London councils have been moving homeless families out of the capital for some time and now it appears the policy is spreading across the country.
The London policy was a result of cuts to housing benefit, soaring house prices and a lack of social housing. It means local authorities in the capital have been moving homeless people to places like Luton or Milton Keynes and even further afield to cities like Birmingham and Nottingham.
Not only is this incredibly difficult for the families moved away from their homes and support networks - it also has a knock on effect on the areas they arrive in. Many of the receiving towns now face a housing crisis of their own.
Last Friday, Milton Keynes council had 619 families, including around 900 children, staying in temporary accommodation - many outside of Milton Keynes.
"We've got estates here that house many families sent up from London," Cabinet member for housing Cllr Nigel Long says. "But at the same time we are having to house local people outside of Milton Keynes. Many of these people are in work and their children are in school, so they are then faced with the additional problem of having to travel in everyday."
Long keeps a spreadsheet of the number of households moving in and out of temporary accommodation each week. He glances at the document as I ask about the impact the situation is having on families. "Well, on Christmas eve we had 587 households in temporary accommodation, what sort of Christmas is that?
"These families have to decide if they keep the children in their existing schools or move them to a new one closer to where they are staying. But they are only there temporarily, so what then? Do they change schools again?"
Long sounds exasperated by the crisis. He says that the council are now lobbying central government to remove the cap on the amount councils can borrow to build social housing.
"Our housing revenue account is very healthy. We have big surpluses, there is no reason that we shouldn't be building more council homes but we're not allowed.
"We want people to stay in Milton Keynes, we don't want to house them elsewhere but it's often cheaper for us to do so."
The council has recently taken over a new block of flats in Luton to use as temporary accommodation. It's been reported locally that Luton council was also interested in using the building but Milton Keynes beat them to it. This battle between councils to snap up available properties has happened in other areas too. Canterbury City Council last year complained about being outbid for local properties they wanted to use to house homeless families by Redbridge council, some 60 miles away.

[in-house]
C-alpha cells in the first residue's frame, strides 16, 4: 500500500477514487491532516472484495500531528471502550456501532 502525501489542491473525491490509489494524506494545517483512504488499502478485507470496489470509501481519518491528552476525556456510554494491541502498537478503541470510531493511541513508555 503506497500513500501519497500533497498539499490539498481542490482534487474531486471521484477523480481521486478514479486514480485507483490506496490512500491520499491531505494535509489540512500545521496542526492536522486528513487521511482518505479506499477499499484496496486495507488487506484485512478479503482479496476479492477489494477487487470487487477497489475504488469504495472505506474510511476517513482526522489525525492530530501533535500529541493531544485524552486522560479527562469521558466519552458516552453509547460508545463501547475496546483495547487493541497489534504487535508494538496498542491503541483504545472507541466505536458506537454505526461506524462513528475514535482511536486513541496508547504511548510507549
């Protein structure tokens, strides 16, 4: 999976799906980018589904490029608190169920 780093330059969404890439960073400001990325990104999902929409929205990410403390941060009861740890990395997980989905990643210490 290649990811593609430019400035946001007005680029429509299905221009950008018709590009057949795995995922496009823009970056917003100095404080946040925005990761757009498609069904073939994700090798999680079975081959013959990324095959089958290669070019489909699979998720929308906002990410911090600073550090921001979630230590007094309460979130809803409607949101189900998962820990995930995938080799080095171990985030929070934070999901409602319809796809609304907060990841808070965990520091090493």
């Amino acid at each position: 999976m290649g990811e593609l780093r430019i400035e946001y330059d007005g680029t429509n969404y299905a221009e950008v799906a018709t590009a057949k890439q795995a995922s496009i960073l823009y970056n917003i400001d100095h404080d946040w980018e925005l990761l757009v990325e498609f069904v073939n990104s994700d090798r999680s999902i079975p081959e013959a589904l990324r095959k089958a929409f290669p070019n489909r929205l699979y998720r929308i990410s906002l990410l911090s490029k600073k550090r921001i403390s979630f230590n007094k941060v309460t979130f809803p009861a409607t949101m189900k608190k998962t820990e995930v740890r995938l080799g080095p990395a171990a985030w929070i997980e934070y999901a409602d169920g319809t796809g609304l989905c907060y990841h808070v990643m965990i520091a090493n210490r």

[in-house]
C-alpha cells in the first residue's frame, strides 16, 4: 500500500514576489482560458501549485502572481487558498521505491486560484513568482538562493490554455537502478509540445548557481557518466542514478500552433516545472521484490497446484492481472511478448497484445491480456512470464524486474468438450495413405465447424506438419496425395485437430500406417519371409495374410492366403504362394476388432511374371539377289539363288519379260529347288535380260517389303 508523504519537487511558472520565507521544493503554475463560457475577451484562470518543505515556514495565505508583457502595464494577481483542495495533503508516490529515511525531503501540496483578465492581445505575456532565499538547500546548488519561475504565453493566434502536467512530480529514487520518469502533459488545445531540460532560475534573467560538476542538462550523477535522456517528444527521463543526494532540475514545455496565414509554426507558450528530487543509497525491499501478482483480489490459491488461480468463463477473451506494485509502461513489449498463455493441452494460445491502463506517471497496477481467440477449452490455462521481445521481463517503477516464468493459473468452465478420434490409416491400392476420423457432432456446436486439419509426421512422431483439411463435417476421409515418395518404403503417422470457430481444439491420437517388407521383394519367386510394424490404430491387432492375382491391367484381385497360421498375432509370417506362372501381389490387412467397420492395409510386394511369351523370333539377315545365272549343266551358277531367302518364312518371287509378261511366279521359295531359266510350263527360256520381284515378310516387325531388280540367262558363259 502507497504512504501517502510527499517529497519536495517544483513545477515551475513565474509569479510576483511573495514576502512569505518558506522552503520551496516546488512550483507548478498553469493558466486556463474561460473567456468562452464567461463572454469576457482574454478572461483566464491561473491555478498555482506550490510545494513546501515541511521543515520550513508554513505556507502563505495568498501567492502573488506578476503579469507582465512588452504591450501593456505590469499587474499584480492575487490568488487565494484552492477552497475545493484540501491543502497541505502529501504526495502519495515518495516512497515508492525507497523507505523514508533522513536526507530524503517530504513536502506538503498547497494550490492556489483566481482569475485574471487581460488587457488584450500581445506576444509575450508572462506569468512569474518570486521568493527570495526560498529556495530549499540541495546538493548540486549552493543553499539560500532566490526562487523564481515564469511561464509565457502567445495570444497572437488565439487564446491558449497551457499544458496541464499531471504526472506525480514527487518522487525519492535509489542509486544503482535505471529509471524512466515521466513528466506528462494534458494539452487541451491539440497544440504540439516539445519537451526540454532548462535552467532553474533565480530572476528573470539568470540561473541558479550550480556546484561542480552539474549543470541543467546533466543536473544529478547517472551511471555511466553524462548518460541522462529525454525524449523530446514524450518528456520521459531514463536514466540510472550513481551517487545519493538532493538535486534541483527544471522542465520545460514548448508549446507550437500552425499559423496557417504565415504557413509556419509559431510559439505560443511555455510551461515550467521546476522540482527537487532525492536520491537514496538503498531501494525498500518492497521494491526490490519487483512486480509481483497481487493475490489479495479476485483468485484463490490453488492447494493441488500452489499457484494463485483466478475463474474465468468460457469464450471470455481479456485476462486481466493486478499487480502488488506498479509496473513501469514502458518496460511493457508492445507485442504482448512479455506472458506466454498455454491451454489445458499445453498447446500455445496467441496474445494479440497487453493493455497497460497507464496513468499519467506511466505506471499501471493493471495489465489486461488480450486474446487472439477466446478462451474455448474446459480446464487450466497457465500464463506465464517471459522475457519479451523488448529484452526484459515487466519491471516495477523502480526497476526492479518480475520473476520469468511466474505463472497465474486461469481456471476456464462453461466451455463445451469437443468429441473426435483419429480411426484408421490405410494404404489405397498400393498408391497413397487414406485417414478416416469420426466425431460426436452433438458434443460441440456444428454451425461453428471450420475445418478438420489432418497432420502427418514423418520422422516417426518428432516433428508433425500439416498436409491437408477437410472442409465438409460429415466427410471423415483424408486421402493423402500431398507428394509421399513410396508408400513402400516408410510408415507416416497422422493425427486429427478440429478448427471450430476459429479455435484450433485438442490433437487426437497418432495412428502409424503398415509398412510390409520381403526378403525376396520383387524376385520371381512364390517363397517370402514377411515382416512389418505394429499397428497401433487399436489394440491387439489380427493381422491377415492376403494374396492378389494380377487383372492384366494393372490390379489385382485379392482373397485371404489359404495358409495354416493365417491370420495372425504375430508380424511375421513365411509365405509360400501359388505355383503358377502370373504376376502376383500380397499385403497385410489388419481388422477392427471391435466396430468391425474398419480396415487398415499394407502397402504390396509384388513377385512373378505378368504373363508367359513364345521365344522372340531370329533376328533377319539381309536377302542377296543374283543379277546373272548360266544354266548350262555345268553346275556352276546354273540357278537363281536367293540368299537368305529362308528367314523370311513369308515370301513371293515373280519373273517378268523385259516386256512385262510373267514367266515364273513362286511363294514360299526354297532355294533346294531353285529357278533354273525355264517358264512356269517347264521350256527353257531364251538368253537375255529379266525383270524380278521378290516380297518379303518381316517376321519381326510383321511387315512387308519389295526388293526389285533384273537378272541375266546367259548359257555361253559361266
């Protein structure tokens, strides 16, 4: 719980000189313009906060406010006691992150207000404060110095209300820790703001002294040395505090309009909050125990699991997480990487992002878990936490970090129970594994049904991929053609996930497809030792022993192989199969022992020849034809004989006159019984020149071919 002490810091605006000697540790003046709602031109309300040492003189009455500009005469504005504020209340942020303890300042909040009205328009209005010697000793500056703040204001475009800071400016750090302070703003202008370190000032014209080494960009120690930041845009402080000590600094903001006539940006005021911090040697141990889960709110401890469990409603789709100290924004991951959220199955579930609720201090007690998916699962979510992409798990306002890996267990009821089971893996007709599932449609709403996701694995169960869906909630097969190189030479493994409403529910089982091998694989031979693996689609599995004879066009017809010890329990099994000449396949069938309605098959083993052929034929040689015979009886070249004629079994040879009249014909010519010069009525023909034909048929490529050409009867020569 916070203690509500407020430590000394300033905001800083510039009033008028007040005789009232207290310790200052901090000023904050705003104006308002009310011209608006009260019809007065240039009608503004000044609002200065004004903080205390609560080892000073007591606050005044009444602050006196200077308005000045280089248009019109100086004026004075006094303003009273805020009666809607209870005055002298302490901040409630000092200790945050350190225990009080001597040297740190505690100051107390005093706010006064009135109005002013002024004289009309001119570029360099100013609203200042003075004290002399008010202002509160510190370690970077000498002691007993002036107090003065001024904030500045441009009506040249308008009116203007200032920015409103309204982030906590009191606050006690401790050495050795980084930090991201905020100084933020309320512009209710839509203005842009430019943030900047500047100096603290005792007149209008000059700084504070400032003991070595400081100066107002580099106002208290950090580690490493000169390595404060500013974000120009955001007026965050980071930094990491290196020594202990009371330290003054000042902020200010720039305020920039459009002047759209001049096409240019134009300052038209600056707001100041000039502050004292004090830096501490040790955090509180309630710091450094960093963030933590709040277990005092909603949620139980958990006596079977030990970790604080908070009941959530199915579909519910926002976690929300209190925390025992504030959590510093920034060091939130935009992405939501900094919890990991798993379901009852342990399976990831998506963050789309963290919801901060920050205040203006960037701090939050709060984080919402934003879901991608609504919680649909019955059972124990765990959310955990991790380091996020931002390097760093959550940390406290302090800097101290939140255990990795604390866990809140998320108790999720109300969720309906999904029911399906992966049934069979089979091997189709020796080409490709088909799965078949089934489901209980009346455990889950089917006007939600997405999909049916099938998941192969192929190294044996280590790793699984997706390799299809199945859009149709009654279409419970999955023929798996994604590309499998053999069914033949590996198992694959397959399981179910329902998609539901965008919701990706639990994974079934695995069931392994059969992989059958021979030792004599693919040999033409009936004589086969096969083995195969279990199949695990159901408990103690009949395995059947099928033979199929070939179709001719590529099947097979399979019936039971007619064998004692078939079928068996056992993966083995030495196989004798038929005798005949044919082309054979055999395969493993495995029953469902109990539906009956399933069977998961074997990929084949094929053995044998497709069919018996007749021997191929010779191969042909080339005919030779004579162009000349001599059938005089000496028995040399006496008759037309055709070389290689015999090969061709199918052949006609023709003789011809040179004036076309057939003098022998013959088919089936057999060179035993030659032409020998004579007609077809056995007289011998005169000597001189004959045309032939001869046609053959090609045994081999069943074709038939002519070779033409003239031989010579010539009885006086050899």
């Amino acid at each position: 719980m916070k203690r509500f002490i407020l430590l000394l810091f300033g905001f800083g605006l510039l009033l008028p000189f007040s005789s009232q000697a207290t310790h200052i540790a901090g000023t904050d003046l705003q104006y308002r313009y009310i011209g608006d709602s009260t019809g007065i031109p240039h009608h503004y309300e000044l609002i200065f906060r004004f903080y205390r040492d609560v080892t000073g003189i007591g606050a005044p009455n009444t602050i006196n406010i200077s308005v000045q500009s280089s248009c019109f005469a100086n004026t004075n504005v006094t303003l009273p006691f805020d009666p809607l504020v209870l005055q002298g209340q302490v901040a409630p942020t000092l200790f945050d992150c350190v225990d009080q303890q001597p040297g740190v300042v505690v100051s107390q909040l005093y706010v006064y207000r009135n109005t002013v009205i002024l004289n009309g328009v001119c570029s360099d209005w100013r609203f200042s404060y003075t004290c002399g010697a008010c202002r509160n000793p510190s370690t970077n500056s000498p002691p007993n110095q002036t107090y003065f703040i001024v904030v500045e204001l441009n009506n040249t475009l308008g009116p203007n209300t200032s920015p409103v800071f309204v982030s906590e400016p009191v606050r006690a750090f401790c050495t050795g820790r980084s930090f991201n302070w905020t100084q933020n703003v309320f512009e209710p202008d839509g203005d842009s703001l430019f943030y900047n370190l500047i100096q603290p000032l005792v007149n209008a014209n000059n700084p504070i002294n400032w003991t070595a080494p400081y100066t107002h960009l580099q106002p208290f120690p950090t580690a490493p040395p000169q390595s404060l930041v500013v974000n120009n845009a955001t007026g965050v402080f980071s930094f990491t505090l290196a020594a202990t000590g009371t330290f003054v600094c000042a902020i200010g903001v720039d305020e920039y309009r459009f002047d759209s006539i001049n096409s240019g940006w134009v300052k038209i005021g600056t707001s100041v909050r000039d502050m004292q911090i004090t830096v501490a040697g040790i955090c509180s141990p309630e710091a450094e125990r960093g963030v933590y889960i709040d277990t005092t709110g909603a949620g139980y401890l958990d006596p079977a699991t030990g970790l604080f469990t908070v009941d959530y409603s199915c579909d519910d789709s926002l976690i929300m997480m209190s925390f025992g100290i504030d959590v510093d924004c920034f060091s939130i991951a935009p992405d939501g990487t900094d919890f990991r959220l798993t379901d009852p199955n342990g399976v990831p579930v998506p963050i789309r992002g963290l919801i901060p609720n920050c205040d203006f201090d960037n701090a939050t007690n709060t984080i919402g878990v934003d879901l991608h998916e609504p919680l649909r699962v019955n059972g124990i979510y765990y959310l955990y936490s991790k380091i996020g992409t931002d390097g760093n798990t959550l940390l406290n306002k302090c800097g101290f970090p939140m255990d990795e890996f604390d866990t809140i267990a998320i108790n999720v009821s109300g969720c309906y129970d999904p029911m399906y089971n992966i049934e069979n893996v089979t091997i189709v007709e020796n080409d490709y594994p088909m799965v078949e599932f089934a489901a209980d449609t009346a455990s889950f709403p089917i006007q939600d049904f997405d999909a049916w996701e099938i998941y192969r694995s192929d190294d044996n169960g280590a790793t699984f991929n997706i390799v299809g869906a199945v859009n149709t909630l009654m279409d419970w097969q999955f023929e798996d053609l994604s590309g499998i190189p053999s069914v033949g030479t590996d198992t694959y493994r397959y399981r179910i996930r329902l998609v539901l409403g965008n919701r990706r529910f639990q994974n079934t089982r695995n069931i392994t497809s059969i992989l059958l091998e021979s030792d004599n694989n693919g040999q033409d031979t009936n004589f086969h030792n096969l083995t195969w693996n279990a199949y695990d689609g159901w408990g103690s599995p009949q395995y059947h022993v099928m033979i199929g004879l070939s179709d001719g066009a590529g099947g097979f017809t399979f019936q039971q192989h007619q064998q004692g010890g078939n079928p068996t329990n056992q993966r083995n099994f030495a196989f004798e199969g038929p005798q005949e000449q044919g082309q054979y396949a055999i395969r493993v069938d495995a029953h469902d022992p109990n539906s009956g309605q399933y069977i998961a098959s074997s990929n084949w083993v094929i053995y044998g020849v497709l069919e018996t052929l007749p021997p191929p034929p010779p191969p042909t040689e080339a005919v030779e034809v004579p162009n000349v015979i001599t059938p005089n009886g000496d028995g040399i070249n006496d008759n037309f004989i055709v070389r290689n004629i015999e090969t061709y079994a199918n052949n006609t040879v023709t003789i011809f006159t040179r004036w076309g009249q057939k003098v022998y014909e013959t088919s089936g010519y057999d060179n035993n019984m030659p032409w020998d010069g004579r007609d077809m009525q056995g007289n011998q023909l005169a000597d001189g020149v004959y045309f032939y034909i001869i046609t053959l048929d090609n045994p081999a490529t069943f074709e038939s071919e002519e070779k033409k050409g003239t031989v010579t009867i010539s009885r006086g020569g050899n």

There is usually no agreement made between councils before a family is moved out of area. In fact, in many cases the receiving towns and cities haven't even been told it is happening. They are supposed to be notified, but this doesn't always happen. London boroughs will often strike a deal with private landlords directly. In some cases, they have even bought up properties in these areas.
Luton council says that in addition to there already being a lack of suitable temporary accommodation in the town, some private landlords are now withdrawing homes from the council as they are receiving offers of higher rent from London boroughs.
A similar situation is playing out further north, in Birmingham. Last year it was reported that local homeless families in the city were being being housed in other parts of the West Midlands. At the same time, the city council said it had been formally notified of at least 130 households being moved into the area from London boroughs. Of course this number could be a lot higher if, as in other cases, notifications were not always made.
As the housing solicitor and blogger Giles Peaker points out, this doesn't just put additional pressure on housing, but also on other services.
"While the original council is still responsible for securing housing for these families, it often falls on the new town or city to provide schooling and health and social care."
Last year, research carried out by Shelter showed that one in ten London placements were outside of Greater London. The charity says that they hear from people everyday who’ve been forced to move miles away from their support network of family and friends, and often waving goodbye to schools and jobs.
"The massive drought of affordable homes combined with budget cuts mean over-stretched London councils are struggling to keep homeless families in their local communities," Roger Harding, director of communications, policy and campaigns at Shelter, says.
"While there isn't a 'one size fits all' approach to housing homeless families, councils must look closely at their needs before moving them to a new town or city."
Shelter estimates that 1,260 families in London will lose their homes in the next month and 7,370 over the next six months. It is clear that moving these people to other areas isn't a solution, it justs shifts the problem elsewhere. The solution is more social housing. The local authorities know it. The people languishing on council waiting lists know it. The government just refuses to accept it.
Natalie Bloomer is a journalist for Politics.co.uk. You can follow her on Twitter here.
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